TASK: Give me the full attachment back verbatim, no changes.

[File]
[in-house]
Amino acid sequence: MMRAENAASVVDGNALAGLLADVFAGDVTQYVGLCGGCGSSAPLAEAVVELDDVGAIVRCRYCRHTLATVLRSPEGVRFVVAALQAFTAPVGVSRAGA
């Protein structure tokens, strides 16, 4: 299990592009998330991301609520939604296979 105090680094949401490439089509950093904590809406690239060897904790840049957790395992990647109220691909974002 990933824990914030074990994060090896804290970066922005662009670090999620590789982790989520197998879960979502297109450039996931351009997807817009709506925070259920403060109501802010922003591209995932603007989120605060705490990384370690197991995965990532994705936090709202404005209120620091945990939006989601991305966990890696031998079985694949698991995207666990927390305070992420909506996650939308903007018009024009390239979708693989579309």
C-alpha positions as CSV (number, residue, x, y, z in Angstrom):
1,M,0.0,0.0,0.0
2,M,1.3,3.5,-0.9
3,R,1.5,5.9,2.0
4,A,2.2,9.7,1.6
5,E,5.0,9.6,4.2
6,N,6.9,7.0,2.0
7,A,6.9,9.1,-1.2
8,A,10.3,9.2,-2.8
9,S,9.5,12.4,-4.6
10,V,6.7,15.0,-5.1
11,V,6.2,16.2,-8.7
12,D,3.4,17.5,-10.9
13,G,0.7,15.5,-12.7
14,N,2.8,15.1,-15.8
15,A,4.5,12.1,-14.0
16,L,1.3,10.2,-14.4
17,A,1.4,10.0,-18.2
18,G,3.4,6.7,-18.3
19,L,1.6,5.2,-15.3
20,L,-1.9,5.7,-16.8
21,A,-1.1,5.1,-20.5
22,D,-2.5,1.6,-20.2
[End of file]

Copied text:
[in-house]
Amino acid sequence: MMRAENAASVVDGNALAGLLADVFAGDVTQYVGLCGGCGSSAPLAEAVVELDDVGAIVRCRYCRHTLATVLRSPEGVRFVVAALQAFTAPVGVSRAGA
């Protein structure tokens, strides 16, 4: 299990592009998330991301609520939604296979 105090680094949401490439089509950093904590809406690239060897904790840049957790395992990647109220691909974002 990933824990914030074990994060090896804290970066922005662009670090999620590789982790989520197998879960979502297109450039996931351009997807817009709506925070259920403060109501802010922003591209995932603007989120605060705490990384370690197991995965990532994705936090709202404005209120620091945990939006989601991305966990890696031998079985694949698991995207666990927390305070992420909506996650939308903007018009024009390239979708693989579309």
C-alpha positions as CSV (number, residue, x, y, z in Angstrom):
1,M,0.0,0.0,0.0
2,M,1.3,3.5,-0.9
3,R,1.5,5.9,2.0
4,A,2.2,9.7,1.6
5,E,5.0,9.6,4.2
6,N,6.9,7.0,2.0
7,A,6.9,9.1,-1.2
8,A,10.3,9.2,-2.8
9,S,9.5,12.4,-4.6
10,V,6.7,15.0,-5.1
11,V,6.2,16.2,-8.7
12,D,3.4,17.5,-10.9
13,G,0.7,15.5,-12.7
14,N,2.8,15.1,-15.8
15,A,4.5,12.1,-14.0
16,L,1.3,10.2,-14.4
17,A,1.4,10.0,-18.2
18,G,3.4,6.7,-18.3
19,L,1.6,5.2,-15.3
20,L,-1.9,5.7,-16.8
21,A,-1.1,5.1,-20.5
22,D,-2.5,1.6,-20.2